I grew up in Wisconsin. One of my earliest memories (when I was five or six) is of throwing a rock at a grackle, and knocking it out of the sky. The bird fell, and I pounced on it. I had heard something about “blackbird pie” in a nursery rhyme or somewhere, and carried my trophy home with a grand vision of me as provider for our family of six boys and mom and dad.
Another early memory is of my grandmother handing me a length of silver stranded picture-hanging wire and showing me how she used it to help feed her family on snowshoe rabbits while growing up in northern Wisconsin. The wire was fashioned into an inexpensive snare, and positioned perfectly on busy rabbit trails. None of this bowed-over tree nonsense, just a wire loop positioned so rabbit might pass through and get snagged in the process. Well, the hunter in me thought this was a fine idea! Would it work on cottontails?
Over the next four or five years I learned that running a snare line corresponded with my paper route just fine. There were times then that I did bring back enough rabbit to feed the family.
Unfortunately, my parents weren’t hunters. My dad fished a bit, and that qualified as hunting for me! And we had a neighbor that shot a bow and arrow. He mentored one of my brothers and me around archery. From that time on cottontails, possum, raccoon, muskrat, and pheasant within hiking distance of home faced a new threat. Not a particularly dangerous one…but certainly an avid one!
Once with my bow in hand I was bushwhacking along some weedy cover in deep snow, when I saw a flash of brown to my left. I instinctively drew and shot an arrow. It was a perfect heart shot…on a meadow mouse! Funny, but that memory is one that stays with me to this day, over fifty years later.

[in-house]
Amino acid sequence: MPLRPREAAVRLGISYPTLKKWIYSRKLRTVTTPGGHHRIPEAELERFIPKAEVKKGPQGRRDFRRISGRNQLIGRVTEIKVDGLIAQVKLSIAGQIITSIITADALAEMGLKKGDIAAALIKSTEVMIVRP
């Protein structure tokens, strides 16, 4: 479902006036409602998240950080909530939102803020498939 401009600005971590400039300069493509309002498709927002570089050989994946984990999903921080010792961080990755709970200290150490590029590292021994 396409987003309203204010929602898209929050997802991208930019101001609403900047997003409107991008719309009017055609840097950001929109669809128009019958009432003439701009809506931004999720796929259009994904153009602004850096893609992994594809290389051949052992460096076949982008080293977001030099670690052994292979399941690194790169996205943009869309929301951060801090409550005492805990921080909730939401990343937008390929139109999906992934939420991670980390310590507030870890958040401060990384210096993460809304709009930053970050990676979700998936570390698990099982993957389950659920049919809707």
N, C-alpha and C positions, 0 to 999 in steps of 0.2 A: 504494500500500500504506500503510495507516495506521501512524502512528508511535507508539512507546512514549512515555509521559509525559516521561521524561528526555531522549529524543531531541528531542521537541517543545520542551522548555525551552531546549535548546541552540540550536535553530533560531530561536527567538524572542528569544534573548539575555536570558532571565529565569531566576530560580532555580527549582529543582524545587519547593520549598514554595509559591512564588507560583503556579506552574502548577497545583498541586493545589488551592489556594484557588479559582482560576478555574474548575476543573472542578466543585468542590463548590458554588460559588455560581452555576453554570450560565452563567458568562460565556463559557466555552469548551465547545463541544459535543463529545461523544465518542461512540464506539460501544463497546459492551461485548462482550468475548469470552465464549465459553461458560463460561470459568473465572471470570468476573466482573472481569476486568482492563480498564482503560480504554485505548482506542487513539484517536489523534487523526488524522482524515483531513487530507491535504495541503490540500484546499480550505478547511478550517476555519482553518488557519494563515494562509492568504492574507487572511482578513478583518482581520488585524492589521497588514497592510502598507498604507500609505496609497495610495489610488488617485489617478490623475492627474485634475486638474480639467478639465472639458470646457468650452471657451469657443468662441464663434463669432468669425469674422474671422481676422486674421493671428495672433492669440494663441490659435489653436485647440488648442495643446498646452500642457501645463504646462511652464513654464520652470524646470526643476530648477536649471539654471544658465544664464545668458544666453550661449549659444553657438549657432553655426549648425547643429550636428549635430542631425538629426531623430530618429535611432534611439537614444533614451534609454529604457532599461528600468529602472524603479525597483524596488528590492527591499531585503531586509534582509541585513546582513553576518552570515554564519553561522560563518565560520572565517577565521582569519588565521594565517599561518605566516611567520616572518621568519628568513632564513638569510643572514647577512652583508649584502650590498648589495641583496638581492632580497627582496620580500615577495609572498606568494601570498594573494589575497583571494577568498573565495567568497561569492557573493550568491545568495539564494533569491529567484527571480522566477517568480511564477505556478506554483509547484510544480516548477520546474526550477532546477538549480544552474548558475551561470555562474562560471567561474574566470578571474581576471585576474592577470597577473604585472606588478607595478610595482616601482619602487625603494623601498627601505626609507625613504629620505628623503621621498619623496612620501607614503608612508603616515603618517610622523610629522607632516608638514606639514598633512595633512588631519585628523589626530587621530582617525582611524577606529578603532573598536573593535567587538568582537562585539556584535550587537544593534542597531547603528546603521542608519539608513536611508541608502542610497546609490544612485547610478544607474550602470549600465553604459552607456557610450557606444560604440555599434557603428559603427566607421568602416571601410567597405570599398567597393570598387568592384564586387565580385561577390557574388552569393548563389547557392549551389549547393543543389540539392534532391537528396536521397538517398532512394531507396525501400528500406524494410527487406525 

What is it about hunting? Why have I devoted so much of my life to the hunt? Not sure I can answer these questions clearly, except to say that, like the often quoted Spaniard philosopher, “I hunt to have hunted.” This is really the answer. Our eyes face forward. We are of predator lineage. The sense of joy, and fulfillment, and living of a natural life, a life that resonates around nature’s model…this is why I hunt. And I am truly grateful and appreciative that Anne, my lover and partner, has truly embraced this life.
Along with everyone you will meet here at Shepherd, the same guiding theme of “nature as model” defines much of what we do, and how we steward our life and our property. We welcome you to share in this, to explore whether it brings you to the same place.
Joy of Hunting